Sex-differences in age-related cognitive decline in C57BL/6J mice associated with increased brain microtubule-associated protein 2 and synaptophysin immunoreactivity

T. S. Benice, A. Rizk, Steven Kohama, T. Pfankuch, Jacob Raber

Research output: Contribution to journalArticle

141 Citations (Scopus)

Abstract

Understanding cognitive aging is becoming more important as the elderly population grows. Here, the effects of age and sex on learning and memory performance were compared in female and male young (3-4 months old) middle-aged (10-12 months old) and old (18-20 months old) wild-type C57BL/6J mice. Old males and females performed worse than young or middle-aged mice in novel location, but not novel object recognition tasks. Old mice, of both sexes, also showed impaired spatial water maze performance during training compared with young or middle-aged mice, however only old females failed to show robust spatial bias during probe trials. While there was no age-difference in passive avoidance performance for males, females showed an age-related decline. There was no difference in cognitive performance between young and middle-age mice of either sex on any task. Cognitive performance was associated with alterations in immunoreactivity of microtubule-associated protein 2-positive dendrites and synaptophysin-positive pre-synaptic terminals in hippocampal CA1, CA3, and dentate, entorhinal cortex, and central nucleus of amygdala. Overall, microtubule-associated protein 2 immunoreactivity was increased in old females compared with both young and middle-age females with no significant difference in males. In contrast, synaptophysin immunoreactivity increased from young to middle-age in females, and from middle-age to old in males; females had higher levels of synaptophysin immunoreactivity than males in middle-age only. Elevated levels of microtubule-associated protein 2 and synaptophysin may constitute a compensatory response to age-related functional decline in mice.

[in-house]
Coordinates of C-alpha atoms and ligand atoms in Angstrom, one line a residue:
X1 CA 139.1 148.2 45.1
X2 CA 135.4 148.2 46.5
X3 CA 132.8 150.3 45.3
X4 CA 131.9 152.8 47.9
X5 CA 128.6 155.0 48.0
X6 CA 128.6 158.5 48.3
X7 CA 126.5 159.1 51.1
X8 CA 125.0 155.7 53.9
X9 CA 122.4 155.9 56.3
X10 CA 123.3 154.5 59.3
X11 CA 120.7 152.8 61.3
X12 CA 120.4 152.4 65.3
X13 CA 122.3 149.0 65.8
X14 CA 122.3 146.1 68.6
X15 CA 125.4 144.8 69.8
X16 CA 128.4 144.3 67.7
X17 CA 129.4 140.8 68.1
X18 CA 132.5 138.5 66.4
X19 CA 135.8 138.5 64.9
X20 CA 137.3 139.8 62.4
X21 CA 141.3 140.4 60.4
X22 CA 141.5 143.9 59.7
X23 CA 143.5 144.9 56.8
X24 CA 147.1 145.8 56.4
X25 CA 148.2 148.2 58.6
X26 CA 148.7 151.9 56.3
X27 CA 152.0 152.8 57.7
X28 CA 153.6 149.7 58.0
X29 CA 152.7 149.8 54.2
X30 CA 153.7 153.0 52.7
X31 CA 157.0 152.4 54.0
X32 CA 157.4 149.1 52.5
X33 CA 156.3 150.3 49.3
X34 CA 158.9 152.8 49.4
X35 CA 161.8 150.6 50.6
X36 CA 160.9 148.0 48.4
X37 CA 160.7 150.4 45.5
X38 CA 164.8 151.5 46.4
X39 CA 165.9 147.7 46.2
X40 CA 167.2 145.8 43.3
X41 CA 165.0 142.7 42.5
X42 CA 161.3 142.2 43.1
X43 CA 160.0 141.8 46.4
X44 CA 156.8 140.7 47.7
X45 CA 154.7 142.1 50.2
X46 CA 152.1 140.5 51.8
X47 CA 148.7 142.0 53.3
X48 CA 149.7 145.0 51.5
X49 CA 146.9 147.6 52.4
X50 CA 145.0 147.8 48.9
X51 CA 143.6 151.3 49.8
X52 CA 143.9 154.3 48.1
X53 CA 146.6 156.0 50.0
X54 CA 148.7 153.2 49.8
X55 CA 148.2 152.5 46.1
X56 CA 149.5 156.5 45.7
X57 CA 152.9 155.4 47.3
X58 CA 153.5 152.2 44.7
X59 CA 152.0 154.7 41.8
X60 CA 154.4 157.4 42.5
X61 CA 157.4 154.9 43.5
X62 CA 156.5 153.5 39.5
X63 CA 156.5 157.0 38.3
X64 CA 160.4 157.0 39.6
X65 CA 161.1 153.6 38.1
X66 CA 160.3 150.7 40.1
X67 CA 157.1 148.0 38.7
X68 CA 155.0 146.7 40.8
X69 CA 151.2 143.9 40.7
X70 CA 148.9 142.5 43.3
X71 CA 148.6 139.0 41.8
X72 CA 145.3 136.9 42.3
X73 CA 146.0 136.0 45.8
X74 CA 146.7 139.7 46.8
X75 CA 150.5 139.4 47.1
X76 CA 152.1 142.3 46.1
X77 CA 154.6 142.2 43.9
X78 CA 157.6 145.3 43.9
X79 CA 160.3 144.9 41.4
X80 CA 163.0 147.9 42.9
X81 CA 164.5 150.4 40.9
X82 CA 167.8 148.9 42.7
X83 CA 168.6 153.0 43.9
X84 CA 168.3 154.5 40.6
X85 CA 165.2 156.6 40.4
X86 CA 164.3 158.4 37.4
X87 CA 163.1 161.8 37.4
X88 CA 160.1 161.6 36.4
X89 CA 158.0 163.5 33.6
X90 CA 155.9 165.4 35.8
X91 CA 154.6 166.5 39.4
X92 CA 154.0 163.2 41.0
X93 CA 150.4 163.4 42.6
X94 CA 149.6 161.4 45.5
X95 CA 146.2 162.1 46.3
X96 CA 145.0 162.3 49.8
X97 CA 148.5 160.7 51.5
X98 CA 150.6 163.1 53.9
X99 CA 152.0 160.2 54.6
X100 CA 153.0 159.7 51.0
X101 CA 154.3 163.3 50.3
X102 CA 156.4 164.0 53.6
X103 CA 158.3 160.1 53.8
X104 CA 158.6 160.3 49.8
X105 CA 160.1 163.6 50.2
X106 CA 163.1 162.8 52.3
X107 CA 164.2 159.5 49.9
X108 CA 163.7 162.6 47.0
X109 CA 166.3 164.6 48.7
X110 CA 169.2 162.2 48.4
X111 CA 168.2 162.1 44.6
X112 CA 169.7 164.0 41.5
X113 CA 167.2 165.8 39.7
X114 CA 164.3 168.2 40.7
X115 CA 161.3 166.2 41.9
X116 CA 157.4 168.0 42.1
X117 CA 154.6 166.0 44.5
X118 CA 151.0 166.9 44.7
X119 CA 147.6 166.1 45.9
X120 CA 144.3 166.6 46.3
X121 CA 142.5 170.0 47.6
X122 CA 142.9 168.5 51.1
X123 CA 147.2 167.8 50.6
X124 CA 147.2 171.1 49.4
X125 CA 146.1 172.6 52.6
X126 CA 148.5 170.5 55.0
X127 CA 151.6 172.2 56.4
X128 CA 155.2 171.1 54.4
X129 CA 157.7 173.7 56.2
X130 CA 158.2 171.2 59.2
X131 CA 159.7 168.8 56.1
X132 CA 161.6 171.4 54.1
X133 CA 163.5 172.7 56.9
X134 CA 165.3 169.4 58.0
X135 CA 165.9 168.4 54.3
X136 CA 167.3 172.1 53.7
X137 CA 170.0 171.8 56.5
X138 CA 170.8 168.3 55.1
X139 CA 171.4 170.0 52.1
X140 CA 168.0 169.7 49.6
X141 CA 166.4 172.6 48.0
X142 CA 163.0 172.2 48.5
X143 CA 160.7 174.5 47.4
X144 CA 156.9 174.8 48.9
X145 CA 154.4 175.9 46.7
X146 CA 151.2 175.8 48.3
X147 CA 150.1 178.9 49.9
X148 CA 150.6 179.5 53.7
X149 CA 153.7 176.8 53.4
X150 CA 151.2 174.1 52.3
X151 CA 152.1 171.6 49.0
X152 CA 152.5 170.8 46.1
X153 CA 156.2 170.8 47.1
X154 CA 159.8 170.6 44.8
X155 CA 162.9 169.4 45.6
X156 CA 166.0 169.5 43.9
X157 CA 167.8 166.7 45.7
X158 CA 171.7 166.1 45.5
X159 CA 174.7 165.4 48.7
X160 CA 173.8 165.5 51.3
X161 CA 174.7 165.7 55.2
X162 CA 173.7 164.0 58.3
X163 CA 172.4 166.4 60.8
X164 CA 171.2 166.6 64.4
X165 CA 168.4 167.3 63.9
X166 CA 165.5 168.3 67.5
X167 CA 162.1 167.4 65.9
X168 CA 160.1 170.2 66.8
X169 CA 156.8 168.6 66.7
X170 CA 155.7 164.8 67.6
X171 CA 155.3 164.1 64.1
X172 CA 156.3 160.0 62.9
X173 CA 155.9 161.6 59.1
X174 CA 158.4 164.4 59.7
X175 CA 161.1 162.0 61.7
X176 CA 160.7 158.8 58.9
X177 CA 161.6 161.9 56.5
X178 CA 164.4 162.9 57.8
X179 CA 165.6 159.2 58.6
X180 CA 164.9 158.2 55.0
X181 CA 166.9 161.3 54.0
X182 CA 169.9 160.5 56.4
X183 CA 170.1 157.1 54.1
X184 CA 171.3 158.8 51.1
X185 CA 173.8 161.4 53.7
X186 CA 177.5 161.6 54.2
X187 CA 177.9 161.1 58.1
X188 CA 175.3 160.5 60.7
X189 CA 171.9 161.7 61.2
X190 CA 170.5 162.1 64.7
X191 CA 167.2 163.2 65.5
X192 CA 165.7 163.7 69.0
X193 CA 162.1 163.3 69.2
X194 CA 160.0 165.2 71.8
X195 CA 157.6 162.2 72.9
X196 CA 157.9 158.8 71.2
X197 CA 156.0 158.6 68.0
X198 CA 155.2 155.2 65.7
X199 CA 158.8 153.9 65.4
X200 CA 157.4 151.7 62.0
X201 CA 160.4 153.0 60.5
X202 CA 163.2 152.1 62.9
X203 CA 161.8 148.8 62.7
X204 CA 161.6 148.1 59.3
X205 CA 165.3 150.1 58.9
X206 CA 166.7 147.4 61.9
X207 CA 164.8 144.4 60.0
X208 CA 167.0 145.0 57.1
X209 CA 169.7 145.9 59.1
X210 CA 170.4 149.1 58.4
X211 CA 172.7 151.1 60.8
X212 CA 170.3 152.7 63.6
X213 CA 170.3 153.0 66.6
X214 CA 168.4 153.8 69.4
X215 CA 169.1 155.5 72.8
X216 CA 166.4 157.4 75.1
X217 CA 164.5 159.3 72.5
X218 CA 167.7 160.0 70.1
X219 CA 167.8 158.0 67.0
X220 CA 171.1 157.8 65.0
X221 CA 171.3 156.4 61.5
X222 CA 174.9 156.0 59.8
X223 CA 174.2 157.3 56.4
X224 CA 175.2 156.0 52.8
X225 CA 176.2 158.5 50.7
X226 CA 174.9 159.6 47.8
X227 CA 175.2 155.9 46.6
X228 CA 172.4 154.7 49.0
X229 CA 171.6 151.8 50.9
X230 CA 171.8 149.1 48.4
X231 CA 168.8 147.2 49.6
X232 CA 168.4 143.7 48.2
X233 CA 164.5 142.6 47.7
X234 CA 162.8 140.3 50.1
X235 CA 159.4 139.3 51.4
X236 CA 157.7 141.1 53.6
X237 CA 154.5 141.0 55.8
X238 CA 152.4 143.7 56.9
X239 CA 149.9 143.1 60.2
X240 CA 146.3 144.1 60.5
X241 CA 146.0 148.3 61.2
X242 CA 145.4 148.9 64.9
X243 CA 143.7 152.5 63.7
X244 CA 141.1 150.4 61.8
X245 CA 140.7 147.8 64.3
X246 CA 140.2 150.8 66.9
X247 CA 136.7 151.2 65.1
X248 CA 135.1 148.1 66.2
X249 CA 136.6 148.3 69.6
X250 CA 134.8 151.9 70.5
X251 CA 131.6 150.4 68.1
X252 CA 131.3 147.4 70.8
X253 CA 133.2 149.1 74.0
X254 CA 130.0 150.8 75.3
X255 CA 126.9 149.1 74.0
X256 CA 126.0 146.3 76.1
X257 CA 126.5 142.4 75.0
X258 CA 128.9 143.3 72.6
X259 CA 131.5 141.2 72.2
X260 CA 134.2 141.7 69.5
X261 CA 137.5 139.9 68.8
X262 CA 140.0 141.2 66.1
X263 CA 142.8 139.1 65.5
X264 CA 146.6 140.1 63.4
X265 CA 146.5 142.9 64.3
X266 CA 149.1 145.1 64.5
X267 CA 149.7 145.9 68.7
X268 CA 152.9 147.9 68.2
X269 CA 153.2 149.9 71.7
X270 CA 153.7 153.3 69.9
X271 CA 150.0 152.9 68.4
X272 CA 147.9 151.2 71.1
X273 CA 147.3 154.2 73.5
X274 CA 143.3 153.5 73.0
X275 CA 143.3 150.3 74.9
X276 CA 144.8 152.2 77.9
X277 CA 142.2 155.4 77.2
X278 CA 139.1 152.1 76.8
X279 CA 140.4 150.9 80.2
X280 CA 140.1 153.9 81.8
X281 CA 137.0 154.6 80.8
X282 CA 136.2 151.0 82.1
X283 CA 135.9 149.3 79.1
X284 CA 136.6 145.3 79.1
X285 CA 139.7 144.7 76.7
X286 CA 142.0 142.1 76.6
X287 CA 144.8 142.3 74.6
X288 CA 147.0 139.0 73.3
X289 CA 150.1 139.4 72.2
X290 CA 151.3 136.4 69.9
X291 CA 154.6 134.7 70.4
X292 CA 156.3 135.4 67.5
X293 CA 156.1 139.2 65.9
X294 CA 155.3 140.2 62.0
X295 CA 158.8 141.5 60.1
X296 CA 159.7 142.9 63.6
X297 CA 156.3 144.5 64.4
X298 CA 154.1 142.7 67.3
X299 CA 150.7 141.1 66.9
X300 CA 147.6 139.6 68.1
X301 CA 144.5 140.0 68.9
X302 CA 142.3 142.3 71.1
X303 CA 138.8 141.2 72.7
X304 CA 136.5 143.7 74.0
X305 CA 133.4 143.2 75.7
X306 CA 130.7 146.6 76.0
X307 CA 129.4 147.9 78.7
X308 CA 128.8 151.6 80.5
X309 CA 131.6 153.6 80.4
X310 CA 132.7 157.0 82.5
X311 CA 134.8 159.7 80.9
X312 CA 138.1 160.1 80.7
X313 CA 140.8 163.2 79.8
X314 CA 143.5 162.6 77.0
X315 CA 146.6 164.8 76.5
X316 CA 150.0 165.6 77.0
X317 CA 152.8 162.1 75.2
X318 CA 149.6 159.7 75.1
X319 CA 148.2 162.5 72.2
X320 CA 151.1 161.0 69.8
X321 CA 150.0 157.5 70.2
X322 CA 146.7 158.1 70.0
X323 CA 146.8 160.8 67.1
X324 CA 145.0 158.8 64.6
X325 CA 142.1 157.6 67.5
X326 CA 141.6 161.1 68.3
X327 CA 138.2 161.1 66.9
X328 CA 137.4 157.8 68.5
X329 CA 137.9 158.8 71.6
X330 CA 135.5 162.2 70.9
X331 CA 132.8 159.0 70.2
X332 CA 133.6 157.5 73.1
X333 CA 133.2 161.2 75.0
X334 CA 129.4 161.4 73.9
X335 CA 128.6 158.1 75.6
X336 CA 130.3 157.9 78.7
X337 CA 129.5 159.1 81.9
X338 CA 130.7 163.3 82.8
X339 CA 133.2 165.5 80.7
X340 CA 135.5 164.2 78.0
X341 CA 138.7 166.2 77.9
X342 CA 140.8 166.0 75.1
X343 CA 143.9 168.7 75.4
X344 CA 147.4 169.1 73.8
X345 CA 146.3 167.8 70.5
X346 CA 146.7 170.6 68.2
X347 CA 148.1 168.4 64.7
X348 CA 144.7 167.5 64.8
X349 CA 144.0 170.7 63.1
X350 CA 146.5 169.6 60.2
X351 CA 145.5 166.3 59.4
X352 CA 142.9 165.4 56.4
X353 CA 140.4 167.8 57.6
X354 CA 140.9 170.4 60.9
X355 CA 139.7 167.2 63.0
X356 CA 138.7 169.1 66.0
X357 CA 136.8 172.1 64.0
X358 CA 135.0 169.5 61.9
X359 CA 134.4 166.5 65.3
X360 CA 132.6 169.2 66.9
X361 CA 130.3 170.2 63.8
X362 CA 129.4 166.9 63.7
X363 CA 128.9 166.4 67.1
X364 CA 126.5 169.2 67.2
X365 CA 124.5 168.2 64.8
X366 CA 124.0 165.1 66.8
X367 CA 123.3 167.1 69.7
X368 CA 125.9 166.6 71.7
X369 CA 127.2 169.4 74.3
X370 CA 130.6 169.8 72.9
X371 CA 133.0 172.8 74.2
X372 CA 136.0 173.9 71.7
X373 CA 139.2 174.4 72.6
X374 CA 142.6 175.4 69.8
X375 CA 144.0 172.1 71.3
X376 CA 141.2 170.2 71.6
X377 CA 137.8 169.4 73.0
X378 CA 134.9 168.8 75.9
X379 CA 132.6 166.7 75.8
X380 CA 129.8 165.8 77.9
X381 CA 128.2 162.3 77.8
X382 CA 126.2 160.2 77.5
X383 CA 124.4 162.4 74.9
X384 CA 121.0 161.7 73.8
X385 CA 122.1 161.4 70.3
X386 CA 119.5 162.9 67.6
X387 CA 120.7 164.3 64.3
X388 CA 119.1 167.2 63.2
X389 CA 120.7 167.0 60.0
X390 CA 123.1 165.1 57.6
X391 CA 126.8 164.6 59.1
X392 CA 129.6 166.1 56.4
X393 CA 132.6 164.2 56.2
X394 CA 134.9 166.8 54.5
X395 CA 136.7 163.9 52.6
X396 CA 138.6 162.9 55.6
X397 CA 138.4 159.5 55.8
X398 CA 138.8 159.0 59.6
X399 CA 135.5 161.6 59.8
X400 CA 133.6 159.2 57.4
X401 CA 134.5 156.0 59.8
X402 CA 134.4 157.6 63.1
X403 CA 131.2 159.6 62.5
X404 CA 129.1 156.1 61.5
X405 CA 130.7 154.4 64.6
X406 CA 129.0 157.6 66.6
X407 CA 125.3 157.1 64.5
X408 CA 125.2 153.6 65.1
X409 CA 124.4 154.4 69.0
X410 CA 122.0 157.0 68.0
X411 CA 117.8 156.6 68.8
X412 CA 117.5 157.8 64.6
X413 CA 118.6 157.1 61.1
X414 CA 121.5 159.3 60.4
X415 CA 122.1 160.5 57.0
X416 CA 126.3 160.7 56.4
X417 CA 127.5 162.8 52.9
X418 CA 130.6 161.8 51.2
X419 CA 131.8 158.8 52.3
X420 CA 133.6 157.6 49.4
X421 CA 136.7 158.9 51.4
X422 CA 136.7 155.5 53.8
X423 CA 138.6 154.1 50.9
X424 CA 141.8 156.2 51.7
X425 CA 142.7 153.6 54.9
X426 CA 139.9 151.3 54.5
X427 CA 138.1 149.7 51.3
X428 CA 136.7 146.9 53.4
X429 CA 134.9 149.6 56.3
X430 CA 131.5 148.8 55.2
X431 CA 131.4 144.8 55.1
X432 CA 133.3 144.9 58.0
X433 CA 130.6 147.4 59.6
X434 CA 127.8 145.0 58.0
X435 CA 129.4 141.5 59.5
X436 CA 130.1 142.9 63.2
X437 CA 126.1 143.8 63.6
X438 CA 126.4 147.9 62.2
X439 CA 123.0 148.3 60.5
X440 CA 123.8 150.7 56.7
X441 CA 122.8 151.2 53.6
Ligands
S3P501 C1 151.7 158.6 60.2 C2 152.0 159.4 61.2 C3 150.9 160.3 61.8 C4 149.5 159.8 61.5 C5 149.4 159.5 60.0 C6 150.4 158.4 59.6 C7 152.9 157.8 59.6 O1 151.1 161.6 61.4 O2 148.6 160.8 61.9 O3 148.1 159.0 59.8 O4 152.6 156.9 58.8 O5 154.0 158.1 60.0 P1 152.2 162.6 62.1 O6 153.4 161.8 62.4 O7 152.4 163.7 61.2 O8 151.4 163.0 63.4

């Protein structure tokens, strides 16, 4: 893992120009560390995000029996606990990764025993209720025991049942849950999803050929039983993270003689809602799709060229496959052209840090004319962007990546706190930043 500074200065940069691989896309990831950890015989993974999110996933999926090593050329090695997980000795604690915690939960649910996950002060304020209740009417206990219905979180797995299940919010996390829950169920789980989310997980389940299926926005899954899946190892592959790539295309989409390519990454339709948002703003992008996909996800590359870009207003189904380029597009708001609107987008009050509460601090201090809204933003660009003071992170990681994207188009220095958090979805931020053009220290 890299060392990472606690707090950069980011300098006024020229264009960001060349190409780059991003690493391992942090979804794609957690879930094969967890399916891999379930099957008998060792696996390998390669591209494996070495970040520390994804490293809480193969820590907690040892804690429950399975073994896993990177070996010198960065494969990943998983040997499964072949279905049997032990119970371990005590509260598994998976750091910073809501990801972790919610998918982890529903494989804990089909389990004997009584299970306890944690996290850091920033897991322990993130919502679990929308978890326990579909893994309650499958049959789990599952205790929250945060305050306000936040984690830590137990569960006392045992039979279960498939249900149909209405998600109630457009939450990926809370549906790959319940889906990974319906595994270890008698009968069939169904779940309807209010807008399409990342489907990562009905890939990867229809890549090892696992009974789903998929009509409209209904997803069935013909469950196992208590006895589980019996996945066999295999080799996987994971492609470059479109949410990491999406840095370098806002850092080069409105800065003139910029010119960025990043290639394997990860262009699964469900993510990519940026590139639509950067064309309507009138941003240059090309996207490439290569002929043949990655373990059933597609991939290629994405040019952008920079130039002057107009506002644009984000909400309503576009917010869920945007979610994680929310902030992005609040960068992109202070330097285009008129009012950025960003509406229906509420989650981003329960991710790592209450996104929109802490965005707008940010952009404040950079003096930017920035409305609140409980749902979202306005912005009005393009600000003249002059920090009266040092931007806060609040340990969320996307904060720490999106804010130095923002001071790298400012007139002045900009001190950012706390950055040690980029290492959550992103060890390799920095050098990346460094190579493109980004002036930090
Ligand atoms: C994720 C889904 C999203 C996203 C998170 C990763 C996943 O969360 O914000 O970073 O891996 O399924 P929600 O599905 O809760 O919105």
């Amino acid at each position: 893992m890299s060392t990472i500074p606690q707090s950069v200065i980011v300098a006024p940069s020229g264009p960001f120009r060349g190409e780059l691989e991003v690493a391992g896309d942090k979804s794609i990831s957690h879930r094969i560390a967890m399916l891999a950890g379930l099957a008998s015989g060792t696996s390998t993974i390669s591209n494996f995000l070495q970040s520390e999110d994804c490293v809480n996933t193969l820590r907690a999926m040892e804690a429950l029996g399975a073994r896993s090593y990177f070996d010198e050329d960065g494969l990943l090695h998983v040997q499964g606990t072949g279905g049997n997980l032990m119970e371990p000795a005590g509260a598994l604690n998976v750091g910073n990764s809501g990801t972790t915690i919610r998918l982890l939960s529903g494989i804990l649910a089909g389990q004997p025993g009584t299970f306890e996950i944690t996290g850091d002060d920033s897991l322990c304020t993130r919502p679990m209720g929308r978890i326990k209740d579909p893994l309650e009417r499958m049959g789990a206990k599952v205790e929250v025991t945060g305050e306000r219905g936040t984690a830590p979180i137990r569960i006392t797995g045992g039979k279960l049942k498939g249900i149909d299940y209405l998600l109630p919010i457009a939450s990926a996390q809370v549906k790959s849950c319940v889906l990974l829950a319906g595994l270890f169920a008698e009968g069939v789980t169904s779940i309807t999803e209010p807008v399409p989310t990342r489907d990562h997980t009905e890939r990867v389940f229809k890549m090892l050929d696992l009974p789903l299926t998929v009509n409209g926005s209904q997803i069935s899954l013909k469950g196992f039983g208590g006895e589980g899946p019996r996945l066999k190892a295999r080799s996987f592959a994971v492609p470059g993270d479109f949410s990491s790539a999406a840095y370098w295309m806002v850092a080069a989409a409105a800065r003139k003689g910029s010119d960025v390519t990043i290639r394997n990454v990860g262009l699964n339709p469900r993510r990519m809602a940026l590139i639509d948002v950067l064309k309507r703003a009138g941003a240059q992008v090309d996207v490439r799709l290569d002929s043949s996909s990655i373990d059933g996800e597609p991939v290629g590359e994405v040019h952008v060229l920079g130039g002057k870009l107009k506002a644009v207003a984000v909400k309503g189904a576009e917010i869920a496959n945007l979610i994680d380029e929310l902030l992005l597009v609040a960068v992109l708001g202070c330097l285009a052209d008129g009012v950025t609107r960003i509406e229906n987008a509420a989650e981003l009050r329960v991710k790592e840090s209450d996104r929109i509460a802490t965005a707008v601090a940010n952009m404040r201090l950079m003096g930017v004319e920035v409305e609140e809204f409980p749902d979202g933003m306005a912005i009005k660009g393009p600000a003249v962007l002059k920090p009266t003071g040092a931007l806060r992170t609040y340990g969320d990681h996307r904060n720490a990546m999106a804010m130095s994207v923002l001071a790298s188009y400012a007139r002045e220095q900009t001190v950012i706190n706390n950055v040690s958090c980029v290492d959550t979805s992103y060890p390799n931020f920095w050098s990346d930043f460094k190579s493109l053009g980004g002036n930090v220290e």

Original languageEnglish (US)
Pages (from-to)413-423
Number of pages11
JournalNeuroscience
Volume137
Issue number2
DOIs
StatePublished - 2006

Fingerprint

Synaptophysin
Microtubule-Associated Proteins
Inbred C57BL Mouse
Sex Characteristics
Brain
Entorhinal Cortex
Cognitive Dysfunction
Presynaptic Terminals
Dendrites
Learning
Water

Keywords

  • Aging
  • Cognitive decline
  • MAP2
  • Passive avoidance
  • Synaptophysin
  • Water maze

ASJC Scopus subject areas

  • Neuroscience(all)

Cite this

Sex-differences in age-related cognitive decline in C57BL/6J mice associated with increased brain microtubule-associated protein 2 and synaptophysin immunoreactivity. / Benice, T. S.; Rizk, A.; Kohama, Steven; Pfankuch, T.; Raber, Jacob.

In: Neuroscience, Vol. 137, No. 2, 2006, p. 413-423.

Research output: Contribution to journalArticle

@article{aa551c5e5d2a414d96902c92bd67075d,
title = "Sex-differences in age-related cognitive decline in C57BL/6J mice associated with increased brain microtubule-associated protein 2 and synaptophysin immunoreactivity",